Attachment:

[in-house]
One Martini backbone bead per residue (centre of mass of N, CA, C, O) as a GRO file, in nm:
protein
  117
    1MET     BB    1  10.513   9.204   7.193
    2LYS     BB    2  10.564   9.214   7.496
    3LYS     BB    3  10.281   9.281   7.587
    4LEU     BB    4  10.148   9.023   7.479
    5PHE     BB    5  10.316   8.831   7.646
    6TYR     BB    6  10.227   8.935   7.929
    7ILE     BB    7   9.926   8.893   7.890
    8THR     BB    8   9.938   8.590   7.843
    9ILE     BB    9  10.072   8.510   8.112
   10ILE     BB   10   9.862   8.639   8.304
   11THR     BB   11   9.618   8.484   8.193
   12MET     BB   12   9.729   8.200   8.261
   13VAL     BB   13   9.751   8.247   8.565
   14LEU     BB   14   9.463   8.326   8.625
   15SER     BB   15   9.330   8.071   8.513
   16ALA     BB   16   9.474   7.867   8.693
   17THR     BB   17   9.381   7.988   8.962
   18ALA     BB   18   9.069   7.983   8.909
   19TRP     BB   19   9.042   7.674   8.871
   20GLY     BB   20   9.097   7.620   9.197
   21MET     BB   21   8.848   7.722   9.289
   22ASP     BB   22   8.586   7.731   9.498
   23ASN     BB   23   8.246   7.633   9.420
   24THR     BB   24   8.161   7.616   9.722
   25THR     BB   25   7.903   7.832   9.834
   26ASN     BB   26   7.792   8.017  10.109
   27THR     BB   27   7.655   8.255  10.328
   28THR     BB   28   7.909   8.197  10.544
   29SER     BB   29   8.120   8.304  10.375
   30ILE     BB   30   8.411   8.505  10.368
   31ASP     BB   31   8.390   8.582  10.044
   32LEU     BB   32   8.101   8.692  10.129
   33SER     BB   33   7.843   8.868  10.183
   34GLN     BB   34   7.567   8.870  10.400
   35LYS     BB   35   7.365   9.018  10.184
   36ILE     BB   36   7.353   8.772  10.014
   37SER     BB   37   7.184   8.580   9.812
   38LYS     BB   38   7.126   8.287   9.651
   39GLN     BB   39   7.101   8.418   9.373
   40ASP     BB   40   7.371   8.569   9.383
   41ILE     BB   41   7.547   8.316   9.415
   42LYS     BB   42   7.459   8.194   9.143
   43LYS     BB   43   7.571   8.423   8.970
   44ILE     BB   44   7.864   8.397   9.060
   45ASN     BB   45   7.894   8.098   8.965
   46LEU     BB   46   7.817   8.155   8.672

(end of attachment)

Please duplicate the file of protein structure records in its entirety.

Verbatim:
[in-house]
One Martini backbone bead per residue (centre of mass of N, CA, C, O) as a GRO file, in nm:
protein
  117
    1MET     BB    1  10.513   9.204   7.193
    2LYS     BB    2  10.564   9.214   7.496
    3LYS     BB    3  10.281   9.281   7.587
    4LEU     BB    4  10.148   9.023   7.479
    5PHE     BB    5  10.316   8.831   7.646
    6TYR     BB    6  10.227   8.935   7.929
    7ILE     BB    7   9.926   8.893   7.890
    8THR     BB    8   9.938   8.590   7.843
    9ILE     BB    9  10.072   8.510   8.112
   10ILE     BB   10   9.862   8.639   8.304
   11THR     BB   11   9.618   8.484   8.193
   12MET     BB   12   9.729   8.200   8.261
   13VAL     BB   13   9.751   8.247   8.565
   14LEU     BB   14   9.463   8.326   8.625
   15SER     BB   15   9.330   8.071   8.513
   16ALA     BB   16   9.474   7.867   8.693
   17THR     BB   17   9.381   7.988   8.962
   18ALA     BB   18   9.069   7.983   8.909
   19TRP     BB   19   9.042   7.674   8.871
   20GLY     BB   20   9.097   7.620   9.197
   21MET     BB   21   8.848   7.722   9.289
   22ASP     BB   22   8.586   7.731   9.498
   23ASN     BB   23   8.246   7.633   9.420
   24THR     BB   24   8.161   7.616   9.722
   25THR     BB   25   7.903   7.832   9.834
   26ASN     BB   26   7.792   8.017  10.109
   27THR     BB   27   7.655   8.255  10.328
   28THR     BB   28   7.909   8.197  10.544
   29SER     BB   29   8.120   8.304  10.375
   30ILE     BB   30   8.411   8.505  10.368
   31ASP     BB   31   8.390   8.582  10.044
   32LEU     BB   32   8.101   8.692  10.129
   33SER     BB   33   7.843   8.868  10.183
   34GLN     BB   34   7.567   8.870  10.400
   35LYS     BB   35   7.365   9.018  10.184
   36ILE     BB   36   7.353   8.772  10.014
   37SER     BB   37   7.184   8.580   9.812
   38LYS     BB   38   7.126   8.287   9.651
   39GLN     BB   39   7.101   8.418   9.373
   40ASP     BB   40   7.371   8.569   9.383
   41ILE     BB   41   7.547   8.316   9.415
   42LYS     BB   42   7.459   8.194   9.143
   43LYS     BB   43   7.571   8.423   8.970
   44ILE     BB   44   7.864   8.397   9.060
   45ASN     BB   45   7.894   8.098   8.965
   46LEU     BB   46   7.817   8.155   8.672